Setting limits can be done in a kind, firm and non threatening manner. The thing is, sometimes it can be tricky to find the balance between kindness and permissiveness.
I really find that having limits, particularly with three children is really important. Wanting to set a limit without provoking any sort of upset sometimes is impossible, especially in a family situation when you have the needs of everyone to keep in mind and balance. So, I’ve found that the biggest chance of setting a limit with kindness, that is still firm and non threatening and also not permissive often boils down to just one thing:
Getting connected first, before the limit, before the explanation or any information relevant to setting a limit, if I simply take a moment to just connect with my child, it makes all the difference between cooperation or power struggle! This works with my three year old, just as much as with the five or seven year old. It works amazing well with the tots at the playgroups that I work at too. So really, connection before setting a limit works for all ages! Here is an example:
Recently, at the end of the day, I went to pick up my son from his friends house. They had spent the day together and it was time to go home for dinner. When I arrived, I heard a lot of laughter coming from the sandpit and just knew that my son was going to be a bit hesitant to leave all that fun. Who would want to leave a sandpit with water and trucks and so much laughter just to have some boring dinner? Anyways, knowing that I needed to connect first to make this work for both of us I sat on the floor next to the sandpit and placed my hand on my son’s shoulder.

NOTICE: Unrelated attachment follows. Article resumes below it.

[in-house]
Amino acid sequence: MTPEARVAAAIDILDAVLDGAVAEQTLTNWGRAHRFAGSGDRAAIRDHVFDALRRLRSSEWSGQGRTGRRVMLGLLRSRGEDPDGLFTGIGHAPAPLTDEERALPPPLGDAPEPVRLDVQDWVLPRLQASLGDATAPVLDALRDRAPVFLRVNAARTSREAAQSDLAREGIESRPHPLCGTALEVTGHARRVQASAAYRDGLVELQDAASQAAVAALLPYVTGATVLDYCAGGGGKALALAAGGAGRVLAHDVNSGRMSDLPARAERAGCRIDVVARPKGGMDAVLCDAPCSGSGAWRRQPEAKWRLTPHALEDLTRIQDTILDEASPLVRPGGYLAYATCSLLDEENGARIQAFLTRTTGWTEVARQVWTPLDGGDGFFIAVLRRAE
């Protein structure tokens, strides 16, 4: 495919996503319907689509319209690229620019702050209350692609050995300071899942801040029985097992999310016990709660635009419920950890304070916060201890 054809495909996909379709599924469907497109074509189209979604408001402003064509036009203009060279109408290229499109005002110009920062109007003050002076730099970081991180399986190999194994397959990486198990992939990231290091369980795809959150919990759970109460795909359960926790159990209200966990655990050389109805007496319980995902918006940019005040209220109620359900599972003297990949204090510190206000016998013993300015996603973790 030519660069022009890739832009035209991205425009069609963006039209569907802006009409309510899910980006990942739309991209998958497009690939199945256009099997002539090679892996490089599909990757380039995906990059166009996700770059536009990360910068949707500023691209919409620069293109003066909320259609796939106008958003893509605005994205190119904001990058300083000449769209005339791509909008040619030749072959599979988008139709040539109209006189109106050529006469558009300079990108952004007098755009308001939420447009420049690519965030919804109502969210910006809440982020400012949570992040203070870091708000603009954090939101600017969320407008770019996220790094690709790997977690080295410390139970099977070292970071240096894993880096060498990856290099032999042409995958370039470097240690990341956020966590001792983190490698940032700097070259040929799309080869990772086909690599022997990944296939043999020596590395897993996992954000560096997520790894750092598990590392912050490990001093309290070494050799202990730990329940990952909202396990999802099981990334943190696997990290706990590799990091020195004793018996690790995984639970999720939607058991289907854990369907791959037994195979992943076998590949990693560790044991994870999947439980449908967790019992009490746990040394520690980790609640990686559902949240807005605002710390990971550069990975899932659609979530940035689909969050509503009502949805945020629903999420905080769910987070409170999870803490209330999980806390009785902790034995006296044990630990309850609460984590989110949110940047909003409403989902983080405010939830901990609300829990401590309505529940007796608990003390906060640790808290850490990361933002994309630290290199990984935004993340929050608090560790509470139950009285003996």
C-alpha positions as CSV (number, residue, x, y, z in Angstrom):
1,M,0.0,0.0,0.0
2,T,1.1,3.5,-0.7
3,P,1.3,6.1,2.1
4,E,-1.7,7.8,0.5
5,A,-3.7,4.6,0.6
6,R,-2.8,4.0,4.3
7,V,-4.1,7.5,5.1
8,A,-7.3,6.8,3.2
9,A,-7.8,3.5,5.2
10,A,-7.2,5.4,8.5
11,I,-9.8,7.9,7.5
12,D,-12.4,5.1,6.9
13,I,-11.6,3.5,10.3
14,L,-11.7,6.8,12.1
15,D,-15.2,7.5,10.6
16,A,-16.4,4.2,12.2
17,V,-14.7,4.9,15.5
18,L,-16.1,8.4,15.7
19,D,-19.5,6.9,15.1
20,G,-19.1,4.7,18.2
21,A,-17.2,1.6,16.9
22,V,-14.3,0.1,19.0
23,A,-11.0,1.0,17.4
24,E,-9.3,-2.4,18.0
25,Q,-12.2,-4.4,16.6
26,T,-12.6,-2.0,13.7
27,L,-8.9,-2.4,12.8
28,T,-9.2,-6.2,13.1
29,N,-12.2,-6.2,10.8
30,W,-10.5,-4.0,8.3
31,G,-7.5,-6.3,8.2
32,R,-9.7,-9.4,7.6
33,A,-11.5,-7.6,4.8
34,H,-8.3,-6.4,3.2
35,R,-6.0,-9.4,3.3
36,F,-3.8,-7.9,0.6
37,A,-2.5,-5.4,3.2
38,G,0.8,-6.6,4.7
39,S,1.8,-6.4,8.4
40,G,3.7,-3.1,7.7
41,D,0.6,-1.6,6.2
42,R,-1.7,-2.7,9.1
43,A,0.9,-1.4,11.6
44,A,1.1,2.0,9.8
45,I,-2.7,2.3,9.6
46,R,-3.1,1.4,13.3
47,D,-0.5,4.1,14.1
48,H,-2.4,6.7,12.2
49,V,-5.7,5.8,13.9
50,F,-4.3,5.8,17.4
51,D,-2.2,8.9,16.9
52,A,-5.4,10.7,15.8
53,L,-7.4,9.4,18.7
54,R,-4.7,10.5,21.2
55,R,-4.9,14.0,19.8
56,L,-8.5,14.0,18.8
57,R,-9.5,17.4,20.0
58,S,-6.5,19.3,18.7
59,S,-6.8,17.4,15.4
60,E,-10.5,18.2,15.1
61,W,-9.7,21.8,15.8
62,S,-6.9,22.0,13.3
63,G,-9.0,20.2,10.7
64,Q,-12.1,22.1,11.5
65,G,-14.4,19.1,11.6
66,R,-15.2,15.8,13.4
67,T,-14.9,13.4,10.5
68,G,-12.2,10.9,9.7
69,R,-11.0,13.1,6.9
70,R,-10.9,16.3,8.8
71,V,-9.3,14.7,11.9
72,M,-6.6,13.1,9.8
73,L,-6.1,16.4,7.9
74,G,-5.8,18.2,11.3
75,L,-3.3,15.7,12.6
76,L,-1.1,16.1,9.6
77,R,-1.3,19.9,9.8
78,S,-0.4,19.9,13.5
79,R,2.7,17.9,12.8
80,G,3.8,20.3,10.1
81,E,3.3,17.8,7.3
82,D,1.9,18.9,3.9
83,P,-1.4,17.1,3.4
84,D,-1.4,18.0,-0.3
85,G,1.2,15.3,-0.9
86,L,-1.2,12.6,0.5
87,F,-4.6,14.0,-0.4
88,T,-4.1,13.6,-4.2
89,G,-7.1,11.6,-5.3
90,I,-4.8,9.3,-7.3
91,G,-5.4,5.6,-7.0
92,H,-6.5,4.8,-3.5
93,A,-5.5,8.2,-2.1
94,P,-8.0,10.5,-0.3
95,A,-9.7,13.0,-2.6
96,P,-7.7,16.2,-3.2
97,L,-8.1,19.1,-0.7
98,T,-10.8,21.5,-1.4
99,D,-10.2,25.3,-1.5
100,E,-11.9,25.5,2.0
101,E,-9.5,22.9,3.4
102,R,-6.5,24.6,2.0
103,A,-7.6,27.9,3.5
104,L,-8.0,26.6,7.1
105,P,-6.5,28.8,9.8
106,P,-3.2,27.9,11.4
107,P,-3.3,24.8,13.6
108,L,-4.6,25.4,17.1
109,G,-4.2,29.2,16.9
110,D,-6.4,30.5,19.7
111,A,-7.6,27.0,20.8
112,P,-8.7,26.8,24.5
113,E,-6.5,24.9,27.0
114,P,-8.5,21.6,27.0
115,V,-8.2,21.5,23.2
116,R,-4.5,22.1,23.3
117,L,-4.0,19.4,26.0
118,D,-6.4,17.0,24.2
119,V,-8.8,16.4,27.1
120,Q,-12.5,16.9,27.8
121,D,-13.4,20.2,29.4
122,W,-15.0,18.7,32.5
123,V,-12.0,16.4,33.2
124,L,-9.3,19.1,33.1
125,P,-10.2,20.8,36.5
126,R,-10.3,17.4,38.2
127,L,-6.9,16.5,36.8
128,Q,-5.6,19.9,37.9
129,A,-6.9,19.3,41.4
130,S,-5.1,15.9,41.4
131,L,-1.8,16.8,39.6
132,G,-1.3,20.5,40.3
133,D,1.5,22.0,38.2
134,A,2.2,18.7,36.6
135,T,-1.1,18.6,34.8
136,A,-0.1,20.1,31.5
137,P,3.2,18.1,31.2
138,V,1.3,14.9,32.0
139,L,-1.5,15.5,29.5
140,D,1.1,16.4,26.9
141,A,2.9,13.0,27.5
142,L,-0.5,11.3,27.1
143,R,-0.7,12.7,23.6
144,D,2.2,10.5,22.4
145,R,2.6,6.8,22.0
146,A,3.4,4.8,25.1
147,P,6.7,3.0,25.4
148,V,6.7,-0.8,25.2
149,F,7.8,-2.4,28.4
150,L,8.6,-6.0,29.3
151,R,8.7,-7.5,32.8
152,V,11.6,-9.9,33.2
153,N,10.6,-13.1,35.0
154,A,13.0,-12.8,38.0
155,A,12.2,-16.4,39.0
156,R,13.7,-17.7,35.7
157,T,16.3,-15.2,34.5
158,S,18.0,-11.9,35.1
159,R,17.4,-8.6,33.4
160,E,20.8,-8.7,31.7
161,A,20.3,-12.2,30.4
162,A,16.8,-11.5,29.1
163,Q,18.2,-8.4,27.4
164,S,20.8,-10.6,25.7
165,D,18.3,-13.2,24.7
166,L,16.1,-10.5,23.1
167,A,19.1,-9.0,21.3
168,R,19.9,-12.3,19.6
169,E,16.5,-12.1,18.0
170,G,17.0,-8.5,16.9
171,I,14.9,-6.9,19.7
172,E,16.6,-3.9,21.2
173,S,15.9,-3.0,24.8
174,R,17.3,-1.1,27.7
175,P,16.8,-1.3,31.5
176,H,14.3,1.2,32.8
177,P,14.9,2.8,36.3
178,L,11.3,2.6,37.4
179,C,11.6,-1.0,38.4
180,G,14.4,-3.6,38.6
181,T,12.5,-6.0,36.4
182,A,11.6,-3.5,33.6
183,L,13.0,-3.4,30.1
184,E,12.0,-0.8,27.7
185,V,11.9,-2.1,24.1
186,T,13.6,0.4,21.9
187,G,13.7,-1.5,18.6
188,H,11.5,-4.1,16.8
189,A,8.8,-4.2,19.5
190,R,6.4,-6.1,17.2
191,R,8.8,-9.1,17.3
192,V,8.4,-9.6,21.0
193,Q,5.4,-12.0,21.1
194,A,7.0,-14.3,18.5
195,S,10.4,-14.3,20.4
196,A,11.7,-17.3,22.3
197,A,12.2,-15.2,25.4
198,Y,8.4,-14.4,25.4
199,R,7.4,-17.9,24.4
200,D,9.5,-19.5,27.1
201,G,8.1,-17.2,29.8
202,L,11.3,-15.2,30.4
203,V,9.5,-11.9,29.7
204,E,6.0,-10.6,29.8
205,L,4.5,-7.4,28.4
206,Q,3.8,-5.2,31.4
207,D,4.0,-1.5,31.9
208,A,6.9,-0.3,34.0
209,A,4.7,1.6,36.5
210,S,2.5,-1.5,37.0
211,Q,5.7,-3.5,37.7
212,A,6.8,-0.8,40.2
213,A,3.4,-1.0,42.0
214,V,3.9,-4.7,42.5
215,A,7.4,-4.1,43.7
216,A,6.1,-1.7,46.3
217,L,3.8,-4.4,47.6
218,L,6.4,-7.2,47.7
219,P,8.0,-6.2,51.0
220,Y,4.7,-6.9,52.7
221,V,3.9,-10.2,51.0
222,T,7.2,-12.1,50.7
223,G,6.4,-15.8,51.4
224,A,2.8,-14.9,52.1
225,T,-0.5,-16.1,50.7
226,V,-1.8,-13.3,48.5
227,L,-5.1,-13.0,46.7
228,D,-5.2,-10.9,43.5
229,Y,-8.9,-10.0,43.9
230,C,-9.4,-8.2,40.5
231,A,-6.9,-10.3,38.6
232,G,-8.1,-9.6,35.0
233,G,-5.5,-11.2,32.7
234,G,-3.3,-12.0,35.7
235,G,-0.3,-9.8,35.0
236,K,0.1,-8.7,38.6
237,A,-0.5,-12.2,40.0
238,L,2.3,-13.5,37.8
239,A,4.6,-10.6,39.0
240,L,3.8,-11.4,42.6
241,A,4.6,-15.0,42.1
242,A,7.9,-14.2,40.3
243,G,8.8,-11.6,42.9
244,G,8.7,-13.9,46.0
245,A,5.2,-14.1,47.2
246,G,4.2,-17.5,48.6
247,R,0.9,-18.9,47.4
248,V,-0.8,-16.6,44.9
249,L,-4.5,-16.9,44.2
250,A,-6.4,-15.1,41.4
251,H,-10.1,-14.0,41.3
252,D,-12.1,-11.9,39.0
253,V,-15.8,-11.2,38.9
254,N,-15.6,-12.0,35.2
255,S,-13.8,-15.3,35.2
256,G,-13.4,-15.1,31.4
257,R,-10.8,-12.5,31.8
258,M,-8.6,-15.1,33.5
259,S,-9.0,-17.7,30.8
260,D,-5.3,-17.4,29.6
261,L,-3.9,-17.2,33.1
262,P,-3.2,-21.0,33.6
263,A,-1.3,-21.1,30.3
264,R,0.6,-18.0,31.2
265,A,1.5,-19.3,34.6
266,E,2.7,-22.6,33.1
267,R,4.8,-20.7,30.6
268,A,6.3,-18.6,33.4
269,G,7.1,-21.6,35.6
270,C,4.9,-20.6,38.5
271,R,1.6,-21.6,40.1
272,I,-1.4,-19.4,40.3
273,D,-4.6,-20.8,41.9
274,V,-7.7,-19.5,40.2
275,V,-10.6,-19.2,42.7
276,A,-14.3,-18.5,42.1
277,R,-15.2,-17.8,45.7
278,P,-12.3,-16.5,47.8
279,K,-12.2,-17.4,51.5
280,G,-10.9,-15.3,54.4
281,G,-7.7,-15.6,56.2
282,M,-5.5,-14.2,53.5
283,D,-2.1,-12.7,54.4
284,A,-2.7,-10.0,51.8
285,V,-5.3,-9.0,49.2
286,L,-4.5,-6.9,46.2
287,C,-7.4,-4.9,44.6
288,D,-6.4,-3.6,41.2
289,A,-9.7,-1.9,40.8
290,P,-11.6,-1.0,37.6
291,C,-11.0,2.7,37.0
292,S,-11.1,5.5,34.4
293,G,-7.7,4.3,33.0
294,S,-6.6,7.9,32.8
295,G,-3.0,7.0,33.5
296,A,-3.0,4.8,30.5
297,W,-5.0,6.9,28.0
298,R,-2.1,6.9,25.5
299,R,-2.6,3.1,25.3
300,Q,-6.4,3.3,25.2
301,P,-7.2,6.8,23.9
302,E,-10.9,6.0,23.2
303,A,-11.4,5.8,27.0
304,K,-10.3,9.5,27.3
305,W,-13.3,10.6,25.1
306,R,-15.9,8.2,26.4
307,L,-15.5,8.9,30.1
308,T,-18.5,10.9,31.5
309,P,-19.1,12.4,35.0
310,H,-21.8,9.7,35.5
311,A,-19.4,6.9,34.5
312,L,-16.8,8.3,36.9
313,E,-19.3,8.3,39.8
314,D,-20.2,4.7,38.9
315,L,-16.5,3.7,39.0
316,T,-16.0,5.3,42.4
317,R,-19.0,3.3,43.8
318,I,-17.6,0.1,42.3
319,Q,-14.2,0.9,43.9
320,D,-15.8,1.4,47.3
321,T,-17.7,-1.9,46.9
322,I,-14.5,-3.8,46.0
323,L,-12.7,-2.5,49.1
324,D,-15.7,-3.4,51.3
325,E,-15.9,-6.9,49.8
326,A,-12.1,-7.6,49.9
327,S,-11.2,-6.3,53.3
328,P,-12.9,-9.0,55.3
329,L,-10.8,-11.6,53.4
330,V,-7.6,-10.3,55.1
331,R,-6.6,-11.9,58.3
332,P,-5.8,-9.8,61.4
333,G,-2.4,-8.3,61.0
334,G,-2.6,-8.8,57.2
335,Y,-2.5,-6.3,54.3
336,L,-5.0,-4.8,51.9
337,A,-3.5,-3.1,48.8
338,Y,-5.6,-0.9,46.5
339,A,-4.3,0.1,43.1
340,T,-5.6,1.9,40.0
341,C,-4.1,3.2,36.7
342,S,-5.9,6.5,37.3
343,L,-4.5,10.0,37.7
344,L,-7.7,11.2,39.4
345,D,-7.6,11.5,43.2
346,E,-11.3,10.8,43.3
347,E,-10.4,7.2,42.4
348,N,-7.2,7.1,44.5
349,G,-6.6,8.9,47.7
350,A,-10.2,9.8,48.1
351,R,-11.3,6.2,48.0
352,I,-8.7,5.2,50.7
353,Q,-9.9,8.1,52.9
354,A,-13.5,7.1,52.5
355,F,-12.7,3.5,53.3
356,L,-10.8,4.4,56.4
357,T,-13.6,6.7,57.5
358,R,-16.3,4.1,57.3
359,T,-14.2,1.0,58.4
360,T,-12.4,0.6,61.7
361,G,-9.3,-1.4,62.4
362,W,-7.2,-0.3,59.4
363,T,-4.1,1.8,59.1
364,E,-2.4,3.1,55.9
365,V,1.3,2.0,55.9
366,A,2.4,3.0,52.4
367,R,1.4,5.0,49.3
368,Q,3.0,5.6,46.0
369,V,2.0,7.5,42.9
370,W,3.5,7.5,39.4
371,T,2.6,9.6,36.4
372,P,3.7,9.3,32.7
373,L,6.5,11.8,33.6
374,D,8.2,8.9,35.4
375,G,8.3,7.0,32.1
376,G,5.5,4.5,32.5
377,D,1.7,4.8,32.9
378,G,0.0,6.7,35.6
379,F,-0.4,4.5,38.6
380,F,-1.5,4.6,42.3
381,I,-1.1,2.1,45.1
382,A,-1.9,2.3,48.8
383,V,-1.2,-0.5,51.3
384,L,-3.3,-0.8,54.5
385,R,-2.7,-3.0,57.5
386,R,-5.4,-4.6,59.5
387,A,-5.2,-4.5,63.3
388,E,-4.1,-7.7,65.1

“Hi! How is it going?” I asked him.
“Oh so good!!!!! Mama, I want to stay here forever!!!!” was his very enthusiastic response.
“Forever??!!” I replied
“YES!” he said.
“Well, that sounds super fun, AND it’s the end of the day. Dinner is waiting for us at home. So in about 2 minutes we are going home.”
“Oh…no, not good. I want to stay forever! You can’t make me leave!!” he said.
“I hear you. I can’t do forever but you can have…uhm…let’s see, how about 3 minutes instead of 2!”
“Yes, Cool, be ready in 3 minutes!”
When three minutes had passed, I went back to sandpit. I didn’t even say a word. My son saw me, jumped up, said good-bye to his friend and we were able to leave without any complaints or difficulties.
The more I remember and take my time to set a limit with kindness and connection in mind, the easier it gets and in the end everything works out so much better. While it may seem more time consuming up front, truthfully it’s much easier to connect with a gentle touch, listen to how things are going and only then introduce whatever limit is needed than to come in, limits ready and set them in stone. On this particular day, acknowledging that “forever” wish and offering a bit of flexibility really helped both me and my son keep our evening going well, and still be home at the right time to have boring dinner with the rest of the family!
So, when are you most successful at setting limits in a positive way? Do you have questions about how to balance being kind and sticking to your limits at the same time?
Peace & Be Well,
Latest posts by Ariadne Brill (see all)
- How To Get Your Toddler To Listen and Cooperate (Positive Parenting Examples) - June 11, 2020
- How and When Children Develop Emotional Intelligence and Self-Control - April 21, 2020
- The Most Powerful And Punishment Free Way To Better Behavior - April 13, 2020